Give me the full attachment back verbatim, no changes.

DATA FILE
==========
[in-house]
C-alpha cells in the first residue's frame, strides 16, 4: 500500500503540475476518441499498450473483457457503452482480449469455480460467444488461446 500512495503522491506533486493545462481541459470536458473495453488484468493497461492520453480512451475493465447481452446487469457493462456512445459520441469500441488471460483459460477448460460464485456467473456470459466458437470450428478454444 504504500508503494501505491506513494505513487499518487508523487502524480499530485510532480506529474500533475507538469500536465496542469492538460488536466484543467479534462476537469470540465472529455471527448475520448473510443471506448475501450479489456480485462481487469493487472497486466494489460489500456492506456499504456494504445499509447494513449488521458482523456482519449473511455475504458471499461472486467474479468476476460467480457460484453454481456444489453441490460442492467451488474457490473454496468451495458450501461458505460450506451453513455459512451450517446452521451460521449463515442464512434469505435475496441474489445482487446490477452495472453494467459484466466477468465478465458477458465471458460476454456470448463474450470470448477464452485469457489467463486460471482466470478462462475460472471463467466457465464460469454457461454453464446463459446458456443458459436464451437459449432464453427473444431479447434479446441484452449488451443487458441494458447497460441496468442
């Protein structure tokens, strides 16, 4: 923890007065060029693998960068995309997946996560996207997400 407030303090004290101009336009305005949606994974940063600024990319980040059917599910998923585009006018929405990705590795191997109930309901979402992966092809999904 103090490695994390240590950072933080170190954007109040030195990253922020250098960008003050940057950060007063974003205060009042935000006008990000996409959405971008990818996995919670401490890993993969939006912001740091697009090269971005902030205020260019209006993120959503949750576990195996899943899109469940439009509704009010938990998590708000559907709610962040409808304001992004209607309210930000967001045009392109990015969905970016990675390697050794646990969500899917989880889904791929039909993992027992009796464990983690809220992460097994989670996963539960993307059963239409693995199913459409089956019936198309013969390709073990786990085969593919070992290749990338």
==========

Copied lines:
[in-house]
C-alpha cells in the first residue's frame, strides 16, 4: 500500500503540475476518441499498450473483457457503452482480449469455480460467444488461446 500512495503522491506533486493545462481541459470536458473495453488484468493497461492520453480512451475493465447481452446487469457493462456512445459520441469500441488471460483459460477448460460464485456467473456470459466458437470450428478454444 504504500508503494501505491506513494505513487499518487508523487502524480499530485510532480506529474500533475507538469500536465496542469492538460488536466484543467479534462476537469470540465472529455471527448475520448473510443471506448475501450479489456480485462481487469493487472497486466494489460489500456492506456499504456494504445499509447494513449488521458482523456482519449473511455475504458471499461472486467474479468476476460467480457460484453454481456444489453441490460442492467451488474457490473454496468451495458450501461458505460450506451453513455459512451450517446452521451460521449463515442464512434469505435475496441474489445482487446490477452495472453494467459484466466477468465478465458477458465471458460476454456470448463474450470470448477464452485469457489467463486460471482466470478462462475460472471463467466457465464460469454457461454453464446463459446458456443458459436464451437459449432464453427473444431479447434479446441484452449488451443487458441494458447497460441496468442
């Protein structure tokens, strides 16, 4: 923890007065060029693998960068995309997946996560996207997400 407030303090004290101009336009305005949606994974940063600024990319980040059917599910998923585009006018929405990705590795191997109930309901979402992966092809999904 103090490695994390240590950072933080170190954007109040030195990253922020250098960008003050940057950060007063974003205060009042935000006008990000996409959405971008990818996995919670401490890993993969939006912001740091697009090269971005902030205020260019209006993120959503949750576990195996899943899109469940439009509704009010938990998590708000559907709610962040409808304001992004209607309210930000967001045009392109990015969905970016990675390697050794646990969500899917989880889904791929039909993992027992009796464990983690809220992460097994989670996963539960993307059963239409693995199913459409089956019936198309013969390709073990786990085969593919070992290749990338």